AS Beat Reporter
Photo Courtesy of Lunita Lu
David Attias, the former University of California Santa Barbara student who killed four people in 2001, has recently been released from the Patton State Mental Hospital after being declared no longer a danger to himself or others. Santa Barbara Judge Thomas Adams, who presided over the first Attias trial in 2001 and Attias’ current request for release, granted Attias’ petition to be released to an unlocked outpatient treatment program. Over ten years after this “Isla Vista Massacre,” UCSB Counseling and Psychological Services reflects on Attias’ predicament and how other students can work through the common college-age psychological problems that may have led to it.
Attias was arrested in Isla Vista after striking and killing four people with his car on Feb. 23, 2001. Witnesses reported him declaring, “I am the angel of death,” after leaving his vehicle, a name that has remained associated with the case. On June 11, 2002, a jury found Attias guilty of four counts of second-degree murder and a week later, declared him legally insane.
Ten years later, Attias’ therapists have stated that treatment and medication have helped him control his mental illness, and Judge Adams said Attias is “clearly not the same vacant, troubled and confused David Attias” he initially saw in 2001.
Attias’ release has been met with concern and disapproval as members of the community worry about his mental stability.
Abby Pollak, mother of Elie Israel who was struck and killed by Attias, told the San Francisco Chronicle, “I’m tremendously disappointed and very, very sad and worried. I just hope that anybody that comes in contact with David Attias in the future pays close attention and is tremendously wary.”
While actions Attias’ are rare, members of the UCSB community think them a potential threat to the safety of students. Isabella Lin-Roark, a psychologist with the UCSB Counseling and Psychological Services, said that people like Attias likely suffer from mental illnesses that make them socially introverted.
“When people struggle with something psychological, they tend to become more socially withdrawn over time and they isolate themselves,” said Lin-Roark. “They feel like there are only two groups of people in the world and unfortunately, in one group there’s only one person and that’s them. The rest of the world is the other group.”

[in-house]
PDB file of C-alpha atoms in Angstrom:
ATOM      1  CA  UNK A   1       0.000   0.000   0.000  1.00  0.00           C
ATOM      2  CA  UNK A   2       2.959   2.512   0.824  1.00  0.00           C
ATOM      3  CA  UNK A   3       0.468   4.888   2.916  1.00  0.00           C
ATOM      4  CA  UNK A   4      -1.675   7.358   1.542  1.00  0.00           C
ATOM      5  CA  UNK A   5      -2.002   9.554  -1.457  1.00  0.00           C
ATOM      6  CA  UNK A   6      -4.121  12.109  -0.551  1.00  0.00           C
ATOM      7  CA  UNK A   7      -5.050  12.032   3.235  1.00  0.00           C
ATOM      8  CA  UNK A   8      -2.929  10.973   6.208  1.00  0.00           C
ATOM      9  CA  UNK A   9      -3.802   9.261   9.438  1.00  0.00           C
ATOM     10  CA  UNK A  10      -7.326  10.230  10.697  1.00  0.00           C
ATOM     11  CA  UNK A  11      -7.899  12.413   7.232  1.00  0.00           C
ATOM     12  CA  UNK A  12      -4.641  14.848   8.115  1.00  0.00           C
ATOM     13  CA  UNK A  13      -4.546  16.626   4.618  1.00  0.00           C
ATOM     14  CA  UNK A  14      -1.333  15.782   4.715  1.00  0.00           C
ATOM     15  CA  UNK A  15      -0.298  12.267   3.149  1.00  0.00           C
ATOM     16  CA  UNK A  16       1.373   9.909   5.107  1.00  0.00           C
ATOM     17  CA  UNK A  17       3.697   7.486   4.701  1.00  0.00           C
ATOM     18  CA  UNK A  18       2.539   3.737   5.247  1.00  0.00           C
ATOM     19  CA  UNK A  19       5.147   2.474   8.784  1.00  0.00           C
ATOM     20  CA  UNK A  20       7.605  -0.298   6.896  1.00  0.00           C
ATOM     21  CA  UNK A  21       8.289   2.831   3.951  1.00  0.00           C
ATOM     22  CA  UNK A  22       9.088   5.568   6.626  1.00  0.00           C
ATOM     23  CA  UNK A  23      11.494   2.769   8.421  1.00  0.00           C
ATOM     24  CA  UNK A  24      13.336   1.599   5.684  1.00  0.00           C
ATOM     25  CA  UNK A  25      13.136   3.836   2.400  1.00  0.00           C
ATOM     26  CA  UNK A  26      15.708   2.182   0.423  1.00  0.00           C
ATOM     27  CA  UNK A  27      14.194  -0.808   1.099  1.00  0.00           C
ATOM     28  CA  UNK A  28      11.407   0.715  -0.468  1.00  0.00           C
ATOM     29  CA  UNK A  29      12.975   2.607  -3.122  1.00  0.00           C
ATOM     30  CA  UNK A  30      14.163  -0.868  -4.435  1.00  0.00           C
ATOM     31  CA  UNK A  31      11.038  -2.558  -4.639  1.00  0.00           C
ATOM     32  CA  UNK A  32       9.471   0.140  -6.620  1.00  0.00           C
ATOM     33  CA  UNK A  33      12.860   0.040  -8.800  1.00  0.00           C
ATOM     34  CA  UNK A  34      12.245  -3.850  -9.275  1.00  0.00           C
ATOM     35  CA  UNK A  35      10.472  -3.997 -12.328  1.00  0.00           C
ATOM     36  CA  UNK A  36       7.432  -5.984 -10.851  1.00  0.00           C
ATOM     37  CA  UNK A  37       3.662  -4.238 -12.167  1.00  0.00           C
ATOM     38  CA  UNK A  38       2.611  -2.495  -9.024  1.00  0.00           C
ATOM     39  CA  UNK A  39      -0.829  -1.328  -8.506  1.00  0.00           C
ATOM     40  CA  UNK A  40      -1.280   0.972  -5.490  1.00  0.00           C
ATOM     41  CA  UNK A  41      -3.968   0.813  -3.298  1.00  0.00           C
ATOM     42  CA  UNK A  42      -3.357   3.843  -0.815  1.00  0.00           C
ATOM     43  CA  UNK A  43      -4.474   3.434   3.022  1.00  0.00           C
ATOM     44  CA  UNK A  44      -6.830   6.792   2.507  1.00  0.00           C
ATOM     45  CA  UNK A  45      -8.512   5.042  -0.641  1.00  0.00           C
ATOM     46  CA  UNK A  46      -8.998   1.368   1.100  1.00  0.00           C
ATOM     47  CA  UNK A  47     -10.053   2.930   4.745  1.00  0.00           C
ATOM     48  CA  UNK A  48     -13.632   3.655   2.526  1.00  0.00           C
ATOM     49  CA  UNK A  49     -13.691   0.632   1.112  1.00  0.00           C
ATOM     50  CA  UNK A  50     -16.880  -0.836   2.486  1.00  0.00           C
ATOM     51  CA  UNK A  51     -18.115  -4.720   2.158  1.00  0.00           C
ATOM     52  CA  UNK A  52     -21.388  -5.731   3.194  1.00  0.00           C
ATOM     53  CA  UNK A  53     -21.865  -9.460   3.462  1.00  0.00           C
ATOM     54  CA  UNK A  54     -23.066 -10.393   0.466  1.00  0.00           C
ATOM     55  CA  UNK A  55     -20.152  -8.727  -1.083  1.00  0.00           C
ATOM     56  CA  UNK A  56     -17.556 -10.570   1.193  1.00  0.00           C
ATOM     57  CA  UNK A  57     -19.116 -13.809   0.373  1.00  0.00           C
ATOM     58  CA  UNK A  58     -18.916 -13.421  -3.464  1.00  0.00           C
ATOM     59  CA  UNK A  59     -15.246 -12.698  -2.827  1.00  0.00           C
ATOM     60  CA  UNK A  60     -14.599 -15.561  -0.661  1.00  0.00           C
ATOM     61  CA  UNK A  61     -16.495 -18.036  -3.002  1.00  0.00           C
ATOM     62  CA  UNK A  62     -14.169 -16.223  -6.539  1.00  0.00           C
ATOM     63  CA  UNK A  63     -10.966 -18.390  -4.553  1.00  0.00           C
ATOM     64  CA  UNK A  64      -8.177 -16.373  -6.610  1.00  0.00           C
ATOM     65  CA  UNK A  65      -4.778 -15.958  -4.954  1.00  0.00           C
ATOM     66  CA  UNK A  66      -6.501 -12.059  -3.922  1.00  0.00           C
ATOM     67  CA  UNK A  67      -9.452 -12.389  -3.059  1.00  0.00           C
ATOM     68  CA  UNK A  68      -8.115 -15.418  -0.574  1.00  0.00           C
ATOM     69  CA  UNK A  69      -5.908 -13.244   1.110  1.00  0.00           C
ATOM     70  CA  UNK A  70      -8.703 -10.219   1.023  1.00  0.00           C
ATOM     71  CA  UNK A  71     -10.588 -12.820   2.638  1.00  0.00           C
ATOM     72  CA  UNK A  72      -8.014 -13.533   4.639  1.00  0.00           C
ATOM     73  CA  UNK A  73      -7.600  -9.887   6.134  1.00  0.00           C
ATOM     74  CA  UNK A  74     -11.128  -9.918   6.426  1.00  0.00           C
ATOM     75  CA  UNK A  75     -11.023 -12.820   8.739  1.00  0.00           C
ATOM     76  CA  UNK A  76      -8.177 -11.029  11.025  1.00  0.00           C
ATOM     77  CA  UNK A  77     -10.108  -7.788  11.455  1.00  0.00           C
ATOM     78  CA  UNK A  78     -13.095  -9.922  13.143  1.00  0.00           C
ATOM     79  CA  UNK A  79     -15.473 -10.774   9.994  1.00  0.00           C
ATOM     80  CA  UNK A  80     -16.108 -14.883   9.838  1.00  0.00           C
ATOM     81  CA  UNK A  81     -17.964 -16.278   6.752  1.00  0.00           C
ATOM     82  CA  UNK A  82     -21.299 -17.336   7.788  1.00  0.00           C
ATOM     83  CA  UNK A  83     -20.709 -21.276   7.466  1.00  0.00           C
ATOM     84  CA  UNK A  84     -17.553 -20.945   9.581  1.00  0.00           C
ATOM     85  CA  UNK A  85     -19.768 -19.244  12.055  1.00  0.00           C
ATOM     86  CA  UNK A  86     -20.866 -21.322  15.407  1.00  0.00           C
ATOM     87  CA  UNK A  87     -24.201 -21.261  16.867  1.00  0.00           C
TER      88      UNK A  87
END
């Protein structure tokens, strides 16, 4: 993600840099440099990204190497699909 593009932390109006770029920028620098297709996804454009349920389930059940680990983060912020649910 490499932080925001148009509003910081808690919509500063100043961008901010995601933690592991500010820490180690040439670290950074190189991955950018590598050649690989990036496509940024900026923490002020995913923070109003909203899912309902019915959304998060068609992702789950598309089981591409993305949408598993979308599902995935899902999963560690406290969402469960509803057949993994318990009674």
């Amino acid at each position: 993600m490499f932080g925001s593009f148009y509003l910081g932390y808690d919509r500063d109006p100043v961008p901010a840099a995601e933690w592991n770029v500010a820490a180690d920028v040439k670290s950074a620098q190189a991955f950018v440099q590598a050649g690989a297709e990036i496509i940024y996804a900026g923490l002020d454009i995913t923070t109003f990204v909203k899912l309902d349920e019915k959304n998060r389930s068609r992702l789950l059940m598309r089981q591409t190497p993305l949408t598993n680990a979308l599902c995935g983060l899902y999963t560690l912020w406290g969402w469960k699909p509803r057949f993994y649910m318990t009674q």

Should students feel uneasy or have any worries about another student regarding safety, Lin-Roark suggests talking to an RA or a professor rather than trying to handle the situation on their own.
“The school has a responsibility to take care of the situation,” said Lin-Roark, “and to make sure that other students are safe, that the student is not a danger to other people.”
Jeanne Stanford, the Director of UCSB Counseling and Psychological Services, helps students during the transition from high school to university. She cited changes in appetite and sleeping patterns, as well as a dislike of activities one once found enjoyable, to be signs that the student is experiencing something beyond the general reaction to leaving home. For students experiencing these symptoms, early detection by friends and peers is the best hope for the students’ safety.
“We really do want to help prevent problems and urge you to call early,” said Stanford. “Do get involved. It’s often friends, roommates, classmates and neighbors who notice odd behavior first. Don’t try to be a therapist; call a professional to help walk through the situation with you. No one should ever feel alone or have to handle anything alone. We really do care.”